During the 20th century Systems theory emerged as a new theory that draws upon many core concepts within these pre-existing methods to develop a more abstract framework that is design to be universally applicable to all domains.
In order to achieve such a general relevance, system theory starts with the abstract concept of a system and then applies this to modeling various different phenomena from biological to social and technical systems.
The model of a system can be loosely defined as a set of parts often called elements that form a whole, which is referred to as the system. A system exists within an environment and has a boundary that differentiated the systems exterior from its interior.
An example of this might be a country, interior to which are all the people, institution and other elements that constitutes the nation as an entire system. Whilst exterior to its boundary is the international political environment.
A system can be either open or isolated, isolated systems do not interact with their environment, but most systems are open meaning there is an exchange of energy and resources between the system and its environment.
The passing of energy or resources from the exterior of the systems boundary to the interior is termed an input whilst the reverse is termed an output.
Systems develop or function through the input of energy or resources from their environment, they process this energy by transforming it to create an output, if this output is of some value to its environment it can be termed energy.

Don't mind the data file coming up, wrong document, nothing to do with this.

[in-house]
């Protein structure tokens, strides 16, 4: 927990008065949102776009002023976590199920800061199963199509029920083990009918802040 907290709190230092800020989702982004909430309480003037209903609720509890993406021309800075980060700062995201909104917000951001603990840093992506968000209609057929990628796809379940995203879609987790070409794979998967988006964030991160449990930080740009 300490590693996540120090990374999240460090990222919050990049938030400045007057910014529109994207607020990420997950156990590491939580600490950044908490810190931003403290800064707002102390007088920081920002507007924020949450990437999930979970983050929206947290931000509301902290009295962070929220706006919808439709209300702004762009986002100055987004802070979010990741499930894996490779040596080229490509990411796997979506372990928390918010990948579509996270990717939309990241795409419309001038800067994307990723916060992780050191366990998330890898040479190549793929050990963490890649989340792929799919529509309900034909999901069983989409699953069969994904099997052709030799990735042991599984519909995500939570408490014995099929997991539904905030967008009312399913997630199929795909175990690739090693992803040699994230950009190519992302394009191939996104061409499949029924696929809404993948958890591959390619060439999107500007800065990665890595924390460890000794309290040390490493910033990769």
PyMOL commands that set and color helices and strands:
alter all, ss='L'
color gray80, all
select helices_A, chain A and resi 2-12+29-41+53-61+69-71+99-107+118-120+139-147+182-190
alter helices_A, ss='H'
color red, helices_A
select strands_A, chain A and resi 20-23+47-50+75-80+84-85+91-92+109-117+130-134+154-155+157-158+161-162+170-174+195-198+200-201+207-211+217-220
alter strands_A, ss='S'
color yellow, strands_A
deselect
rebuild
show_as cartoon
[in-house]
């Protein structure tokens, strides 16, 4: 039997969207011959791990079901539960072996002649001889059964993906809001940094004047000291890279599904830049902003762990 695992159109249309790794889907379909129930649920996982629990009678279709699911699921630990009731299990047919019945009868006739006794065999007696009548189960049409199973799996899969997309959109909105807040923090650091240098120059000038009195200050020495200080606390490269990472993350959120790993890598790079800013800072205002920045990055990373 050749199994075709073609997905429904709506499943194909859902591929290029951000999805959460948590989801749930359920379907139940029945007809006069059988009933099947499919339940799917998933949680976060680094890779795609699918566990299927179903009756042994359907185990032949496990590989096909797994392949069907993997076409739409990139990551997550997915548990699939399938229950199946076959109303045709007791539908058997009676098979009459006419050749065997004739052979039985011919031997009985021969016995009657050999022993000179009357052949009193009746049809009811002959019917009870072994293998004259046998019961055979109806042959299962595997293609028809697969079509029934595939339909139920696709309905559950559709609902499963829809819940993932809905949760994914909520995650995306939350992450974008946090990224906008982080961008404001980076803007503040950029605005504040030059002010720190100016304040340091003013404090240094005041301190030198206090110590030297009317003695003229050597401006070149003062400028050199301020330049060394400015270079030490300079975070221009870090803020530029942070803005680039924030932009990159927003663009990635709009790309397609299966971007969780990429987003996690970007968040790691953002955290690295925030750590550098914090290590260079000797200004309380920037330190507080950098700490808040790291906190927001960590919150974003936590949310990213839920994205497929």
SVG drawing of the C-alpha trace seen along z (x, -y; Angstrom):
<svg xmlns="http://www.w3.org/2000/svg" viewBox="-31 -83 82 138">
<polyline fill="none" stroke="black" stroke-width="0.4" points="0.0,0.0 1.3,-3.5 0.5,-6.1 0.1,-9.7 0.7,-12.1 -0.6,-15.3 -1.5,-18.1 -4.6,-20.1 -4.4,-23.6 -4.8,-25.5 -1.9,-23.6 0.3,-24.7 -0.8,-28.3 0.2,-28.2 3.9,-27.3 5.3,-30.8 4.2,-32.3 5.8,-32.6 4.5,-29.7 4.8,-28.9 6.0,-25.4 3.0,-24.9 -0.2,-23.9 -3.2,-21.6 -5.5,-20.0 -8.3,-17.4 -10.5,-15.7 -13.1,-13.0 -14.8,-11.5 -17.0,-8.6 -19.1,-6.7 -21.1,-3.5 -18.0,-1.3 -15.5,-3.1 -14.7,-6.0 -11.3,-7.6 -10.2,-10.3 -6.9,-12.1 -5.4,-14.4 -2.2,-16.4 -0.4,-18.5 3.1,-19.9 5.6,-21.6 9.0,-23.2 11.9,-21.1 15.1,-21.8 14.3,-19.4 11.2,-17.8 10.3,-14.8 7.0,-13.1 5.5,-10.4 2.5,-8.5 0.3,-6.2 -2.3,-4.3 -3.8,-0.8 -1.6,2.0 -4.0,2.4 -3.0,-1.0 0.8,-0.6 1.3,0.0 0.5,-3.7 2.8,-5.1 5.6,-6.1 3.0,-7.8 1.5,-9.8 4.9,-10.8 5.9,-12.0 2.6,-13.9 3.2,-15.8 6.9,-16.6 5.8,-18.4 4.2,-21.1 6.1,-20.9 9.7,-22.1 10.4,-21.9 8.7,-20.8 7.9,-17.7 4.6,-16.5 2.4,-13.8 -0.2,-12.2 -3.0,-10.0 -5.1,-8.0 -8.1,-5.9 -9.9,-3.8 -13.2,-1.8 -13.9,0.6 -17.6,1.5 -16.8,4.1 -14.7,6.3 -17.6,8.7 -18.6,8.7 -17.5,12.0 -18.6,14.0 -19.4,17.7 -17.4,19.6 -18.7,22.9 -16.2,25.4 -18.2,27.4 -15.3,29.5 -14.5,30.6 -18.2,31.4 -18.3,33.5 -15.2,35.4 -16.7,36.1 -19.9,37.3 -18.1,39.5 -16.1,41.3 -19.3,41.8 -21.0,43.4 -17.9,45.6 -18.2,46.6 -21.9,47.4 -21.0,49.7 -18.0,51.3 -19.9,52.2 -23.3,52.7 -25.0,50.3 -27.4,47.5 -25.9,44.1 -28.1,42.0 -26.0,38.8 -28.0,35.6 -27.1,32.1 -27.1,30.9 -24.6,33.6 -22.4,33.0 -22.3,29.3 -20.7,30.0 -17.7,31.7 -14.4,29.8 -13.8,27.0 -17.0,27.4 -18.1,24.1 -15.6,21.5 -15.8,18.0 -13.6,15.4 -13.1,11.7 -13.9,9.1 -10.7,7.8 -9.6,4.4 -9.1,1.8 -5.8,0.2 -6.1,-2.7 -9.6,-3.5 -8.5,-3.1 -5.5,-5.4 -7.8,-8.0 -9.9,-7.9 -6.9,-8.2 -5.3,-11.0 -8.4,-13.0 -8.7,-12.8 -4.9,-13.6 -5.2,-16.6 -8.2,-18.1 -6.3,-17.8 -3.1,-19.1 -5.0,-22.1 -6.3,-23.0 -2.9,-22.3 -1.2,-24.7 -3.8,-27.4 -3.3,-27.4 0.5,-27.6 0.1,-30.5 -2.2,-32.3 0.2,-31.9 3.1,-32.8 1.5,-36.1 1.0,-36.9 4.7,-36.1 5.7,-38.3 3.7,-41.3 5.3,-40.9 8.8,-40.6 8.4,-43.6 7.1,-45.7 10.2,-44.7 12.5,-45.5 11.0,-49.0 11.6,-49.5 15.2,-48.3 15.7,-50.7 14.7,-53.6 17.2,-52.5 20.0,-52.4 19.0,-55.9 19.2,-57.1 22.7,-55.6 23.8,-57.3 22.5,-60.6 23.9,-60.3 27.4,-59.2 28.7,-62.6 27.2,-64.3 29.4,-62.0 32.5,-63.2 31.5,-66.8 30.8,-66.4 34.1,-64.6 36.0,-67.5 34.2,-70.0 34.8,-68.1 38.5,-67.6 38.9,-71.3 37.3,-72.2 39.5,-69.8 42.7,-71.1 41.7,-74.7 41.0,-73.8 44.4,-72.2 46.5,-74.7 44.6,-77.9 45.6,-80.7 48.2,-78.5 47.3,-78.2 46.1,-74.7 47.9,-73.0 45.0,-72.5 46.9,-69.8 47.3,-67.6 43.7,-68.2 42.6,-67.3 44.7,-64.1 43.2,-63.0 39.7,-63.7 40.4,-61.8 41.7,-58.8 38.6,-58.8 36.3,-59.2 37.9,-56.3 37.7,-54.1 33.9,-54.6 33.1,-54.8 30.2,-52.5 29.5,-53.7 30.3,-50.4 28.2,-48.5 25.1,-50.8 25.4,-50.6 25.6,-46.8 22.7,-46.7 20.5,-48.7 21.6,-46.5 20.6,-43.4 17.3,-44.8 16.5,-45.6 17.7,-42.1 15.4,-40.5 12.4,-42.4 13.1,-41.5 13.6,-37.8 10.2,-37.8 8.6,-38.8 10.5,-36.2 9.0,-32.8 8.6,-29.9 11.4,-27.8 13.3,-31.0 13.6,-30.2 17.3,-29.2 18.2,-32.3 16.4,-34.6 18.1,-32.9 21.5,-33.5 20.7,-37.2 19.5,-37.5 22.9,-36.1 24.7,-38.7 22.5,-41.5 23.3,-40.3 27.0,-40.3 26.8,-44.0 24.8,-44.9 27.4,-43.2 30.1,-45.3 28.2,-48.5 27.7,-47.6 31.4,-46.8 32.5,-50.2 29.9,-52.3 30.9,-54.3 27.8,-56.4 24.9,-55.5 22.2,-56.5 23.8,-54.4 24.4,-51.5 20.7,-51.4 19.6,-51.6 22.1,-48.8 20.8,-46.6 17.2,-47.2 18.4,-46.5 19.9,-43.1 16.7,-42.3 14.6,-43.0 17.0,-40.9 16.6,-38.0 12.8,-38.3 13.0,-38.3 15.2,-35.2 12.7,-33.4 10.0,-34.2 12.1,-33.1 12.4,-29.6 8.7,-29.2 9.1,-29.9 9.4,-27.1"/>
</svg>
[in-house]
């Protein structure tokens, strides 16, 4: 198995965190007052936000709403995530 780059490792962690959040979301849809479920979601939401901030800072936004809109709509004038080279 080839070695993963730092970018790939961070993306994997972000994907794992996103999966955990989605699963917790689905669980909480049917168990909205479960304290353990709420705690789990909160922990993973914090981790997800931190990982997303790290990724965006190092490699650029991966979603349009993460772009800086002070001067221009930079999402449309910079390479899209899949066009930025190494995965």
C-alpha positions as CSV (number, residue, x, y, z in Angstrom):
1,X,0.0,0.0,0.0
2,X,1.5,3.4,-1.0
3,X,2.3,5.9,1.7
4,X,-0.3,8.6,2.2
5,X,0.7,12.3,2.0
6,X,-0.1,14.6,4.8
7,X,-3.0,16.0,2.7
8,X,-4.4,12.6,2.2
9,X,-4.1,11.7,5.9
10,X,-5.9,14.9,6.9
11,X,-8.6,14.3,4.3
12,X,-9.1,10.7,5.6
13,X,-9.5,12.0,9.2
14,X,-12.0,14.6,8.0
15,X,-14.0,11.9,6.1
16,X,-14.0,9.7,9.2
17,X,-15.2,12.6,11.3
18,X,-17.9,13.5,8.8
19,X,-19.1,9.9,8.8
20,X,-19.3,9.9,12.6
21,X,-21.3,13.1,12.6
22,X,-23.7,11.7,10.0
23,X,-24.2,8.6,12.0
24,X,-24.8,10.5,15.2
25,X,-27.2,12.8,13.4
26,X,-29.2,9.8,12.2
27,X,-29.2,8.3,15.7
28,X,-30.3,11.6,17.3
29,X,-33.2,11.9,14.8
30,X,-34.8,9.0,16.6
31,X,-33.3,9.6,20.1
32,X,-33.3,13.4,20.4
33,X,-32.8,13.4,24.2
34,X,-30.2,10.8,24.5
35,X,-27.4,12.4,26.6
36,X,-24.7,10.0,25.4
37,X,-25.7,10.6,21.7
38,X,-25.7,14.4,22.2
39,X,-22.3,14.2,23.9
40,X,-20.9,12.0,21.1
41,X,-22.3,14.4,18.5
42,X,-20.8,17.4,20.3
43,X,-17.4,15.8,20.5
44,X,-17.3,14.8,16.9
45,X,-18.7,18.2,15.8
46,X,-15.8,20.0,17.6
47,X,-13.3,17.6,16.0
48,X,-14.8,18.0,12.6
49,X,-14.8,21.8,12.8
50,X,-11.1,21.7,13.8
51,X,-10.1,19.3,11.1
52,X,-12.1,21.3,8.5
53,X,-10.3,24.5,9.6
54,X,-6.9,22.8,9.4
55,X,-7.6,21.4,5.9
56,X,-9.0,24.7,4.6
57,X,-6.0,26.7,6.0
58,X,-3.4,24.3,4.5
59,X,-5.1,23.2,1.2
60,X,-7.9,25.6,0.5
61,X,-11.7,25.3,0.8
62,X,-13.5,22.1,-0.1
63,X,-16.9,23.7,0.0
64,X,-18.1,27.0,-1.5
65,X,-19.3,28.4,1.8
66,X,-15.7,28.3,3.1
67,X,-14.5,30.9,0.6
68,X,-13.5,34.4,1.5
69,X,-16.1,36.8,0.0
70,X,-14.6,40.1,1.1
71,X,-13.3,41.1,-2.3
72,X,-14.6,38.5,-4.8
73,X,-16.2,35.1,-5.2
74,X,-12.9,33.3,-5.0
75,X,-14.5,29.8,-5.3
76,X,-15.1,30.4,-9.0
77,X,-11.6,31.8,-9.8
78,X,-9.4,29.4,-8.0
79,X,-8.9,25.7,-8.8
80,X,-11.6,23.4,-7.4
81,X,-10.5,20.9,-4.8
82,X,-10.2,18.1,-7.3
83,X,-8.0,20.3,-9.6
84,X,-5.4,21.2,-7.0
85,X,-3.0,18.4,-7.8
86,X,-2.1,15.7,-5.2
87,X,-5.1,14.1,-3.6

If on the other hand it is of negative value it may be termed entropy, a scientific term for lack of order, disarrangement or in more familiar terms we might call it waste.
An early use of this type of model was during the development of the steam-engine where scientist and engineers were thinking about the amount of fuel inputted to the engine relative to the power out put and heat energy wasted. By using this model they could create a quantifiable ration between them that we would now term the efficiency of the system.
Of cause this same reasoning can be applied to a wide variety of phenomena from the processing of energy within a plant cell to the efficiency of a business organization.
We can model systems on various scales, thus elements can form part of systems that themselves form part of larger systems and so on, this is termed nesting or encapsulation and helps us to analyst a system on various levels whilst hiding away the underlining complexity.
Systems theory explores many other areas such as Emergence that raises key question about the relationship between the parts within a system and the hole, that is how elements can function together or self organize to create some new and emergent structure as an entirety…
Complexity Science: 4 Systems Theory